Will the five-day LBS work?
The London Boat Show - first held in Olympia - went to Earls Court in 1957 before moving east to ExCeL in 2004. Then in 2018 the traditional ten-day run was cut to just five. Why? And how did this dramatic change pan out, asks Peter Poland.
Like everything else in commercial life, a boat show must make a profit. In the past, headline sponsorship made a major contribution – from the early days of the Daily Express right up to the successful Tullet Prebon headline sponsorship that drew to a close in 2014. CWM FX then signed on to take up the baton, but dropped out in 2015.
No title sponsor
Since then, no title sponsor has been found, despite British Marine’s message that ‘If you’re interested in a major headline sponsorship package, an attraction integration opportunity or simply a branding exercise, contact us and we will create a solution to suit your needs.’ This headline sponsorship black hole must hurt the balance sheet. And so must a ten-year fall in attendance figures from 213,801 in 2004 to 88,593 in 2014. In 2018, the new five-day format pulled around 52,000 visitors through the doors.
BM is understandably keen to highlight successes, announcing ‘The UK leisure marine industry achieved its sixth consecutive year of growth in 2017, with total revenues climbing by 3.4% to £3.12bn – their highest level since the 2007/08 financial crisis.’
And for LBS 2018 it marketed two new events - the Boating & Watersports Holiday Show and Bespoke London - to run within the show. New features such as an Activity Pool, Beach Club, Adventure Park and John Goode-organised Practical Boat Owner Theatre were also thrown into the mix. So BM can’t be accused of not coming up with new ideas. But what did exhibitors make of it all?
Dusseldorf (a week after London) is now Europe’s largest show. With 1,900 exhibitors and around 250,000 visitors, it’s where boat builders concentrate their biggest efforts. So it wasn’t surprising that some companies had smaller stands for the five-day London show. However market leaders Princess and Sunseeker still each had five boats on display and Fairline had two. Princess also retained its eye-grabbing and spotlight-festooned canopy above its stand.
These important UK companies continue to develop new models and have healthy order books, delivery stretching as far as 2020 and 2021 on some Princess models. David King and MD Chris Gates told me the marine business needs the London Boat Show, even if the five-day format means it’s more a UK event than a major international jamboree. Proving this point, I met a British buyer on the Princess stand who had just ordered a new 50-footer.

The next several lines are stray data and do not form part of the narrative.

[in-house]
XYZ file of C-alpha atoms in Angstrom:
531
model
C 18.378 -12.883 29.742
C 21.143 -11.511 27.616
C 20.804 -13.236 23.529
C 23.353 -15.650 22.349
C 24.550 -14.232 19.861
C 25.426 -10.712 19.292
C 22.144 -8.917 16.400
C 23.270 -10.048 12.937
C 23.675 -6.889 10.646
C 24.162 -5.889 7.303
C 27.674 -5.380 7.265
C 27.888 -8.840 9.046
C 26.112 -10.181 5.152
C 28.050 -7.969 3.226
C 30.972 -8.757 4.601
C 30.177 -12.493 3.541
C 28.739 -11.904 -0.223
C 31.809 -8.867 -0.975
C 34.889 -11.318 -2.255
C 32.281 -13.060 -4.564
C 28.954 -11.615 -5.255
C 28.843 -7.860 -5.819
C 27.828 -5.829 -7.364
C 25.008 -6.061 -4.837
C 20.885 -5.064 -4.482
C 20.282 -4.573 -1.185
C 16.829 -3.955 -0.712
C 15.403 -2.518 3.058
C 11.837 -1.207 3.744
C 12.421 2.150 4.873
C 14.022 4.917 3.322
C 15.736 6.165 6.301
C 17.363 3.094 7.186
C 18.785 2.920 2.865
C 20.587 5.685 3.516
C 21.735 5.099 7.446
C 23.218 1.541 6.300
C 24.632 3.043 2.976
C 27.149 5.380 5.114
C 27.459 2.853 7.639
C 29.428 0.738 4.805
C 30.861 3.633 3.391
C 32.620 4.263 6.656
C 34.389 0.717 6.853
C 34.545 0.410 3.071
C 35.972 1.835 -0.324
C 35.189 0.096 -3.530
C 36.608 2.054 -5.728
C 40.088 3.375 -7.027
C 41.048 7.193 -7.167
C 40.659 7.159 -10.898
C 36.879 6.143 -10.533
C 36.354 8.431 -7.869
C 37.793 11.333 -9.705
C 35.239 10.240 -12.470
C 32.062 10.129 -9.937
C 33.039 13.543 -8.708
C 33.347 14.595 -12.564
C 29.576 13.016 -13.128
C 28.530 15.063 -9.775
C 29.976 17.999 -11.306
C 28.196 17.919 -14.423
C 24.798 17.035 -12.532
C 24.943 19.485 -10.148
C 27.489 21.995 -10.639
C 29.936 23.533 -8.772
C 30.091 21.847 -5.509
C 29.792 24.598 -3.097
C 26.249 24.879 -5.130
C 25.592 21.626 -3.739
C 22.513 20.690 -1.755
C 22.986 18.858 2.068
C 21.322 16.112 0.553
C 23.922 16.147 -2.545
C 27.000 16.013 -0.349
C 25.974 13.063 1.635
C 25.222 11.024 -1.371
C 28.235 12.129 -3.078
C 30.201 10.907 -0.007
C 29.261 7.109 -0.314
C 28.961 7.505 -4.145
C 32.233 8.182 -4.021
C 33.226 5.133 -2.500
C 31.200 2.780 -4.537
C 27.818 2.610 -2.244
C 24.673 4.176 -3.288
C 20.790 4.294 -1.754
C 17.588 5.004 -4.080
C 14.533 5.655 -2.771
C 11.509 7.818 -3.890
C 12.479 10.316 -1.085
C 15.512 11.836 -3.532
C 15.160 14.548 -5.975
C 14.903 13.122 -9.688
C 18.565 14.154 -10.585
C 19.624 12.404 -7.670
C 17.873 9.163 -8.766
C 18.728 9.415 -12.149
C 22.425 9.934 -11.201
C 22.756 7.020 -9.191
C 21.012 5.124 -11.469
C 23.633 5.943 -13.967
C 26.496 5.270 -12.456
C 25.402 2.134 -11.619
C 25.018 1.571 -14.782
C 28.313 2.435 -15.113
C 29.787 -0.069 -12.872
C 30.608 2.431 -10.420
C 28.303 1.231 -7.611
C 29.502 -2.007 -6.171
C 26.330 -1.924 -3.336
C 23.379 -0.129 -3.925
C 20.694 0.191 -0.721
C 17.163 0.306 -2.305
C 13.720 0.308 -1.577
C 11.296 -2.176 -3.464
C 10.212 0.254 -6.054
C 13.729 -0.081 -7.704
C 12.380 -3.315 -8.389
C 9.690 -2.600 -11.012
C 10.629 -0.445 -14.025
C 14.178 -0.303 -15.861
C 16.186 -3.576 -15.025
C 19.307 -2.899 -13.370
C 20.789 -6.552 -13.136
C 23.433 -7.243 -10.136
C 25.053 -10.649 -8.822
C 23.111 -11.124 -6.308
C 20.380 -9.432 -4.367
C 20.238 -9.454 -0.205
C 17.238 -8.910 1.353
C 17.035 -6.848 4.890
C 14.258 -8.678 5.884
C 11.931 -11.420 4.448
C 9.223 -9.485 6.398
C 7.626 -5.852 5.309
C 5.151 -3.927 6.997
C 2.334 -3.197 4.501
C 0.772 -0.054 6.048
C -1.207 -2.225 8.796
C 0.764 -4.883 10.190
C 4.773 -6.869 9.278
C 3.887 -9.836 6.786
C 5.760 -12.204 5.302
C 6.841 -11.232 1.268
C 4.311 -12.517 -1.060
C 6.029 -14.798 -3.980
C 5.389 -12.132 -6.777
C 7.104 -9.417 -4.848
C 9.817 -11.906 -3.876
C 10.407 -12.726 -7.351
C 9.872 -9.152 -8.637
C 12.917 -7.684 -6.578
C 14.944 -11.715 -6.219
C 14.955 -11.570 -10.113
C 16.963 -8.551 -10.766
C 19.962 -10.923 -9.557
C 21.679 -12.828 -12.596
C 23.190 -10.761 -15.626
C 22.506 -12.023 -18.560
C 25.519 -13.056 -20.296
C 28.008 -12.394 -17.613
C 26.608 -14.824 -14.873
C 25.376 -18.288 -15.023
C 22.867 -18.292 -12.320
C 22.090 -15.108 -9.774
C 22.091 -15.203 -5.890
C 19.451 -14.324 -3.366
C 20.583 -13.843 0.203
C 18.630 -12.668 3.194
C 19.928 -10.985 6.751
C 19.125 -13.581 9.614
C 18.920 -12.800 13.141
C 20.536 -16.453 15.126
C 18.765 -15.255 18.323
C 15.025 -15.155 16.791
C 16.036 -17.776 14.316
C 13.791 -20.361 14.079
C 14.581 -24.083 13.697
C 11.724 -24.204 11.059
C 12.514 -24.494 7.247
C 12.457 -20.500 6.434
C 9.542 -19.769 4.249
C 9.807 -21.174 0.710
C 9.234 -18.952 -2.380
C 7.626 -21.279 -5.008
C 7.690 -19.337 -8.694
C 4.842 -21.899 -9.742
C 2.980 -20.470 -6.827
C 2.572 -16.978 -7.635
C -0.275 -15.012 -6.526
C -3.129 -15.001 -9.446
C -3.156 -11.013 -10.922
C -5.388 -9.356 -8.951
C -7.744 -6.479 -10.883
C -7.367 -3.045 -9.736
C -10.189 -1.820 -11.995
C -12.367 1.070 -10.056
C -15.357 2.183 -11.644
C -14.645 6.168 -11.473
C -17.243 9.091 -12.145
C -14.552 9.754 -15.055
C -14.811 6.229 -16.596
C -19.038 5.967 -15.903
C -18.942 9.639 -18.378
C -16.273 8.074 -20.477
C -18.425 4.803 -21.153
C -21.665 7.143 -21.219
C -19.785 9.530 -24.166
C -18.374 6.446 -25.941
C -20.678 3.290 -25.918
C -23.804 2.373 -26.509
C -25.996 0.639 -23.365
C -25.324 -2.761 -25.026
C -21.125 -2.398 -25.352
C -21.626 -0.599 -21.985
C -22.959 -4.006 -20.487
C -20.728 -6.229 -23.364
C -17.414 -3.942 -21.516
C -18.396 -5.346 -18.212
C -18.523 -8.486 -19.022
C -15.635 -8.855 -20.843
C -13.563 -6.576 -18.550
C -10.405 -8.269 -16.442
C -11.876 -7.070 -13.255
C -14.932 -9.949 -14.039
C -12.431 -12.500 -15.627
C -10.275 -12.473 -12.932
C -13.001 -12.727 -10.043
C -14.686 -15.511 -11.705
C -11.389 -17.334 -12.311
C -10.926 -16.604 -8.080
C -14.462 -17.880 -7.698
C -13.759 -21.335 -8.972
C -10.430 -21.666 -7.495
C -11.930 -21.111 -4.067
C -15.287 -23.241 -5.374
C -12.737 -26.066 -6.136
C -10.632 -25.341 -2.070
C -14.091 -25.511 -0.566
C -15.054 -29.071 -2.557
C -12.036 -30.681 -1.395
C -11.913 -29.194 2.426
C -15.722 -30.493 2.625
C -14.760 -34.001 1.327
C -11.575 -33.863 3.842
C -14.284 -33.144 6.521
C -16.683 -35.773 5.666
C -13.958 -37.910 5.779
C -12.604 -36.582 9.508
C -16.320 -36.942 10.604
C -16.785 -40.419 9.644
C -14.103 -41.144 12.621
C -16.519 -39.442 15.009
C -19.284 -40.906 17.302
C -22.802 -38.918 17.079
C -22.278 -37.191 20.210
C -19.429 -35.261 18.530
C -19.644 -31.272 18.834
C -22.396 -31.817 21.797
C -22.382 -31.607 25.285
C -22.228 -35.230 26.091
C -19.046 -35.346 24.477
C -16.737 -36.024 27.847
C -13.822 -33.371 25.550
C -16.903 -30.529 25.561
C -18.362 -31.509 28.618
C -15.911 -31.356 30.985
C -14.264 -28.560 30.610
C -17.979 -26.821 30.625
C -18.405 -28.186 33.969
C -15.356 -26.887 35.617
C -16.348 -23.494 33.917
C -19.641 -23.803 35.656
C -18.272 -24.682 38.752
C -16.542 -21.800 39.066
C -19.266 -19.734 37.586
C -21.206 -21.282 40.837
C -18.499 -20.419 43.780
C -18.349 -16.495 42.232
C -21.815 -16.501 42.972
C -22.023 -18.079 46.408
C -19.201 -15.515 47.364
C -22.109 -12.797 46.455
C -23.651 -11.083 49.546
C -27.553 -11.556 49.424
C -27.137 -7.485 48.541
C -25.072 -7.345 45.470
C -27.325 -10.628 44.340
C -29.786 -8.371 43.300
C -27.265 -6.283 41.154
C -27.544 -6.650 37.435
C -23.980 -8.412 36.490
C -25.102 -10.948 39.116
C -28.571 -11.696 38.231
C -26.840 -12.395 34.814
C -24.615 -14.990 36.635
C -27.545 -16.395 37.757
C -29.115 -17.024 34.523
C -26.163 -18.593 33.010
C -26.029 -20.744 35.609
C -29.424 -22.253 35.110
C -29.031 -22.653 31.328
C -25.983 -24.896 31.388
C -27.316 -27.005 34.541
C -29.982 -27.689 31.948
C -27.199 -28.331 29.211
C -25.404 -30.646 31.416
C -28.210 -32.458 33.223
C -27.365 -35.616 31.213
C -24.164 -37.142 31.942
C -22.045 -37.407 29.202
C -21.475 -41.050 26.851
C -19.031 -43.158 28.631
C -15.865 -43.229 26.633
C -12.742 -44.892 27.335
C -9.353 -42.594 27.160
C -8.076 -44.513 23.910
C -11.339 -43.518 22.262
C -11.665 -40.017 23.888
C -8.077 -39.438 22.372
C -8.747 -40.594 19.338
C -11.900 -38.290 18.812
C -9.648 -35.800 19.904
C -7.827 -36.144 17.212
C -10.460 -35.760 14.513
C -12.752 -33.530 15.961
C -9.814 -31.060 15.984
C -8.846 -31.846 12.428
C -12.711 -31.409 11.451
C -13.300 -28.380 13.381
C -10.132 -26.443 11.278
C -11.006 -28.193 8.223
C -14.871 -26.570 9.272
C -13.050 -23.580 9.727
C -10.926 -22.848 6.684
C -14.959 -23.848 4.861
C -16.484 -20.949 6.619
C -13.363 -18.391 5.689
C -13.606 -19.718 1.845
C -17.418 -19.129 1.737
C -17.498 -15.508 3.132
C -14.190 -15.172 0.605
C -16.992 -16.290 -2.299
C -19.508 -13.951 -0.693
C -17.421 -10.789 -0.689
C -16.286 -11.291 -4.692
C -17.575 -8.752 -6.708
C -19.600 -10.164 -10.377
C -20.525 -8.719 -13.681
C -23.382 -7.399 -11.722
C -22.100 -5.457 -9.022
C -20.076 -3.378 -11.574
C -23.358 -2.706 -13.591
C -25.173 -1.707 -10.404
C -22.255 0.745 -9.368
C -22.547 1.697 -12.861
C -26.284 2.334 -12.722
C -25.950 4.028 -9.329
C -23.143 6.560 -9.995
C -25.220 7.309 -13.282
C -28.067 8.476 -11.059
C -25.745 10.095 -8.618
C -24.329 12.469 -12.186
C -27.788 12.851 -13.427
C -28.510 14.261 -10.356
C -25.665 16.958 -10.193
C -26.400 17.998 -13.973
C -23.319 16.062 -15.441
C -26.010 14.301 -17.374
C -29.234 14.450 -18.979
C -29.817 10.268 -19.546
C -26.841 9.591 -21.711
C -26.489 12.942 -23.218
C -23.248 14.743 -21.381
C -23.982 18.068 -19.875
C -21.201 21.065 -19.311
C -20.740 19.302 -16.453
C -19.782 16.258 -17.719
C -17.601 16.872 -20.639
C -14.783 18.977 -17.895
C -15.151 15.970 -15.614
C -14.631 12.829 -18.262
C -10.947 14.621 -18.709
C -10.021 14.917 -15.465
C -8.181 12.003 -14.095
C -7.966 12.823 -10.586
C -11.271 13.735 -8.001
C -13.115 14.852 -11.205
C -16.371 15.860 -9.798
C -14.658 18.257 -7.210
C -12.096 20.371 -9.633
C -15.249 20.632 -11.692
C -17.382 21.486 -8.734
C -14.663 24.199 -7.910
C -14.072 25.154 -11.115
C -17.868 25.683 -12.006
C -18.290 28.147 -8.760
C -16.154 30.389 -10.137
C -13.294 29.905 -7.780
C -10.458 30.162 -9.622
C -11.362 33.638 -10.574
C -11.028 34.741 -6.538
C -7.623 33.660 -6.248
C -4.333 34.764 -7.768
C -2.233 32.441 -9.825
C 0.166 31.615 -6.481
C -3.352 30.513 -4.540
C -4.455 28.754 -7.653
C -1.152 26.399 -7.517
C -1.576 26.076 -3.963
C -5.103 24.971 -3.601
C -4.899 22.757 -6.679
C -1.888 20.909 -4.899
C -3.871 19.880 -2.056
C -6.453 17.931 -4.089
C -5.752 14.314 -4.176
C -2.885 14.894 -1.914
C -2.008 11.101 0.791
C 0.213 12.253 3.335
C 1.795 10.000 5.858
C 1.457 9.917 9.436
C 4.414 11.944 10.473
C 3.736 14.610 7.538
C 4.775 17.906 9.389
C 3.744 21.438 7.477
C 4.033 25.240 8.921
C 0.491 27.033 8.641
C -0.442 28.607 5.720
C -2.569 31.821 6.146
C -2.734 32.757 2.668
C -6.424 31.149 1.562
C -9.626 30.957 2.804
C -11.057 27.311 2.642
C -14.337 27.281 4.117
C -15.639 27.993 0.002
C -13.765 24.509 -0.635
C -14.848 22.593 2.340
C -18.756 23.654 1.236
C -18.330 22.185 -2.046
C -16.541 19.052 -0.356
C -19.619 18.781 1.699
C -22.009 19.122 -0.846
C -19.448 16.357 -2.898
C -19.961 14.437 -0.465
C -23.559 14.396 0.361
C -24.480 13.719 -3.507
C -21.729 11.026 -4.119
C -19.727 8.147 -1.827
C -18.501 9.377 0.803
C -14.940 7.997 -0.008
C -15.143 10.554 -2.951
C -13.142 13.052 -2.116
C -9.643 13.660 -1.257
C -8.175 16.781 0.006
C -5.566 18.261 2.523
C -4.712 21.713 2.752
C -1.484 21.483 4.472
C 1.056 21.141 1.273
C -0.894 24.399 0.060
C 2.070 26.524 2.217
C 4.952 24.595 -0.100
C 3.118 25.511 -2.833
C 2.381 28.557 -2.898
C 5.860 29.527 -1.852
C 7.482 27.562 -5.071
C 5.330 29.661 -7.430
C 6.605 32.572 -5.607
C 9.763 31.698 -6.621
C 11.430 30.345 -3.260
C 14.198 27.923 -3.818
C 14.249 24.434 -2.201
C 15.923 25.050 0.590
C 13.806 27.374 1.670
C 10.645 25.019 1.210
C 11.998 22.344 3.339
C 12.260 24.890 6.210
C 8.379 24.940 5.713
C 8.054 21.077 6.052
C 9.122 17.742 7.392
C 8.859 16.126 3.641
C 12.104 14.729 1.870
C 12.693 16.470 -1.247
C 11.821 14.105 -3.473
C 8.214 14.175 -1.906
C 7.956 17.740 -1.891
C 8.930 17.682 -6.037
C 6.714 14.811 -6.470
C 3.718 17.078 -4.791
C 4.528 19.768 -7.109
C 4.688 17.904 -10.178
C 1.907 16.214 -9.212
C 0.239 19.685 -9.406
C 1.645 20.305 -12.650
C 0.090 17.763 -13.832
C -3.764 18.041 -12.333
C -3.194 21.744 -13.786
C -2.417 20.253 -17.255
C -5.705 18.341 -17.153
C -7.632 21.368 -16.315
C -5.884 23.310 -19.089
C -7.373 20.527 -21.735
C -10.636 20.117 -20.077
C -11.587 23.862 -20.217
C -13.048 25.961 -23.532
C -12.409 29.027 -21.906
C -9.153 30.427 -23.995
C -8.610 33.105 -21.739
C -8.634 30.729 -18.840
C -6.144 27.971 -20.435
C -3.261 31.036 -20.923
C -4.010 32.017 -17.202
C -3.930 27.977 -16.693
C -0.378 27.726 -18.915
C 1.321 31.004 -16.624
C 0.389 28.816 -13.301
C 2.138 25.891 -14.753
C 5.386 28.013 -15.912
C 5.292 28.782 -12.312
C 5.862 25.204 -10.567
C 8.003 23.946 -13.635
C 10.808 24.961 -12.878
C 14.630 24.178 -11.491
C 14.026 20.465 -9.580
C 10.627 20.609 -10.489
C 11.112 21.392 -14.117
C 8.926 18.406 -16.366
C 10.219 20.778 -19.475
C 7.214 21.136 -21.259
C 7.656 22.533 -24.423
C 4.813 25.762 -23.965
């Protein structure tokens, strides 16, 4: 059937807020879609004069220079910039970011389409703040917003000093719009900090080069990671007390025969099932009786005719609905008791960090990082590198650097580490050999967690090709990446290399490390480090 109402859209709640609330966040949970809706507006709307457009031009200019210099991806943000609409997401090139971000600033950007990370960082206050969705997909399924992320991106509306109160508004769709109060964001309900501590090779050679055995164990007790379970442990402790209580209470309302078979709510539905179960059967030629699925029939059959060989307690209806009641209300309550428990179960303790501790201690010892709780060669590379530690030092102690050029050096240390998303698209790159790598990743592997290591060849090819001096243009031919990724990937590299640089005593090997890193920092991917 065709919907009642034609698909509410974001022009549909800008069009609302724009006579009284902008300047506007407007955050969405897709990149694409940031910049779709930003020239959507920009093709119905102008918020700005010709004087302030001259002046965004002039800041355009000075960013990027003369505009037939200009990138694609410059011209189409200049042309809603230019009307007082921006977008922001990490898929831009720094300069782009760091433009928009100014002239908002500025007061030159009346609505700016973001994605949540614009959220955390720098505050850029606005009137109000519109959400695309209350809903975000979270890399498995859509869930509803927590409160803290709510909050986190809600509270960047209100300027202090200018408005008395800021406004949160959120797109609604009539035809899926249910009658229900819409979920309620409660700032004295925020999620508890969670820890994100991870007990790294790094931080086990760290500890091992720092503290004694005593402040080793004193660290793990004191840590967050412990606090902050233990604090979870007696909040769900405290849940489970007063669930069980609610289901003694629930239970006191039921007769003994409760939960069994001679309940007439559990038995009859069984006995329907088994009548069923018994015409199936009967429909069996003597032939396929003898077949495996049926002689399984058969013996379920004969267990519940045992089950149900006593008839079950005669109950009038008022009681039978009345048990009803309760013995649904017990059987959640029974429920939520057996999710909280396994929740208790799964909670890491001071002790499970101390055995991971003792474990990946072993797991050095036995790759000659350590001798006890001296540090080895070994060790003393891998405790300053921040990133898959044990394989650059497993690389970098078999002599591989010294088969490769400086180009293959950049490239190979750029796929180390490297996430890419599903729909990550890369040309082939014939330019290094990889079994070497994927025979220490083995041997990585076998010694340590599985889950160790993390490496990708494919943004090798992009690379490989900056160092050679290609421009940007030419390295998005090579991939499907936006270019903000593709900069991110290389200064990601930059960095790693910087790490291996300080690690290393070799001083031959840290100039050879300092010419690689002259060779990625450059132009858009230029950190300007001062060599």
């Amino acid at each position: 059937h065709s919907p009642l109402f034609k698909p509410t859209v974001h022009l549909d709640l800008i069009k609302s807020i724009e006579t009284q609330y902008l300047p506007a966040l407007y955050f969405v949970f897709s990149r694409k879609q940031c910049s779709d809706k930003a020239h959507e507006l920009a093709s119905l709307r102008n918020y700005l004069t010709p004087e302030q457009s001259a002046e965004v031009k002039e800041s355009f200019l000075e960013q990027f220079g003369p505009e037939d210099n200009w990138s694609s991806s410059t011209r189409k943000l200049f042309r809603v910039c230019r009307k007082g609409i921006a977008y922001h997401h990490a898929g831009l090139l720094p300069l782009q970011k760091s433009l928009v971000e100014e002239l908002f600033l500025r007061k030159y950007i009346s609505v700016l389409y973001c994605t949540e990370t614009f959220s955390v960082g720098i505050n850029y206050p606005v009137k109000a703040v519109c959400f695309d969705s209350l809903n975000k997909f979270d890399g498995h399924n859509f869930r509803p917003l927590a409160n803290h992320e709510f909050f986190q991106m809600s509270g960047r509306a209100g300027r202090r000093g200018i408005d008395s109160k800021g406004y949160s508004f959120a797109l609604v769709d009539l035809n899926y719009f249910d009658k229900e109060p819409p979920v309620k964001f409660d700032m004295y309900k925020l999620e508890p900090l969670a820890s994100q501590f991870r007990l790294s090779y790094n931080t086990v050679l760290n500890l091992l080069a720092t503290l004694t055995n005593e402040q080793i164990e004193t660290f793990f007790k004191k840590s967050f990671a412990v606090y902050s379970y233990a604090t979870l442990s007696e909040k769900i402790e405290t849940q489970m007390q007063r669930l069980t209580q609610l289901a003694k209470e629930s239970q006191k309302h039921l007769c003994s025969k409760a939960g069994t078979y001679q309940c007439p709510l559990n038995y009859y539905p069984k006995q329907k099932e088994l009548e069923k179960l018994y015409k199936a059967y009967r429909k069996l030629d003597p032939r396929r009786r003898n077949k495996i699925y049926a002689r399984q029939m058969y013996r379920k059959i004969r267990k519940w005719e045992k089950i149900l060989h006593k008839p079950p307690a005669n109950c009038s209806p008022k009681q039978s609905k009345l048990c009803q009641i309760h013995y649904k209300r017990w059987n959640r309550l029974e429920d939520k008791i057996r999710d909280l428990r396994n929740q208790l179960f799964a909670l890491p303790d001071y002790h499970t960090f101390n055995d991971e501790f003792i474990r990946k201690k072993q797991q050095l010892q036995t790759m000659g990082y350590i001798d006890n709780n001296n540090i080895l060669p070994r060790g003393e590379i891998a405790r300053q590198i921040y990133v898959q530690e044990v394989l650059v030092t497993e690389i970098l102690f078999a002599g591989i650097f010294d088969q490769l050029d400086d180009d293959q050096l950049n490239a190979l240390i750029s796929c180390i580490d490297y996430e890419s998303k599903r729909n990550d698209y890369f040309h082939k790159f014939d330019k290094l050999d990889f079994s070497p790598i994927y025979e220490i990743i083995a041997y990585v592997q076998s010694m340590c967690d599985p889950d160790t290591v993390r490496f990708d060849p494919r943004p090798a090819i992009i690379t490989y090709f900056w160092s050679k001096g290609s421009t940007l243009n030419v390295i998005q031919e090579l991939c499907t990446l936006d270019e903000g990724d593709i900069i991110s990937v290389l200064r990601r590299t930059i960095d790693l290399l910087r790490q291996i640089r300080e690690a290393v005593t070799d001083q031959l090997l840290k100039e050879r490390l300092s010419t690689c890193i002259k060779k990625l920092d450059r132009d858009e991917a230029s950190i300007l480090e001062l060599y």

Major French and German builders also had simpler stands. Beneteau showed three sailboats and nine powerboats. This split in favour of power was much the same with Jeanneau, Hanse and Bavaria. However despite initial misgivings, all four took new orders over the five days. But Richard Hewett (of Bavaria dealer Clipper) and Peter Thomas (of Hanse dealer Inspiration) said far fewer visitors returned to the stand for a second look - a side effect of a five-day show?
Paul Heys of Key Marine (UK dealer for J Boats, Grand Soleil and Bavaria/Nautitech cats) thought so; but added that despite this he sold more at the show than last year.
The absence of cruising catamarans or Scandinavian yachts - both major components of the family cruising market - constitutes a glaring gap in the London show. They all went to Dusseldorf instead. However smaller motorboats abounded. Expanding Polish builder Parker exhibited an impressive array of sports motor cruisers and Mick Mills (Sussex Boat Shop) said sales were made on the stand.
And Bates Wharf told me they were delighted to have sold a broad cross section of models - three Bayliners, three Beneteaus, one Fairline and one Sacs RIB.
Smaller British builders also seemed happy. Swallow Yachts and Cornish Crabbers both took the gamble of towing yachts from Wales and Cornwall respectively and did business. Two interesting small Polish yachts made the long trip over: the Maxus Evo 24 (with twin keels) and the lifting keel Sedna 26. So the market for new small cruisers still has life. While Rob White of Topper was delighted with the ‘buzz’ around his dinghies at the show, telling me he had made sales and that his 2018 order book was full.
The charter companies also did good business. Christian Brewer told me Dream Yacht Charter (with 947 boats at 49 bases) sold boats and bookings while Sailing Holidays also had a good show, although crushing crowds on Saturday made it impossible to give attention to every visitor to the stand. Moorings and Sunsail (fortuitously sold by Tui to private equity group KKR in early 2017 before hurricane Irma decimated Caribbean fleets) were also up and running again and selling charters at the show.
The underlying five-day show problem is the lack of weekend days. Several dealers told me that two weekends worth of visitors were effectively crammed into one exceptionally busy Saturday. Andy Goddard of chandlers Andark agreed, saying that retailers need two weekends to maximise sales and cover costs. While praising the BM’s pre-show promotions and advance ticket sales, he reckoned that increased numbers of retailers would dilute business for those who – like him – took a punt on the five-day show.
Did it work? Time alone will tell.
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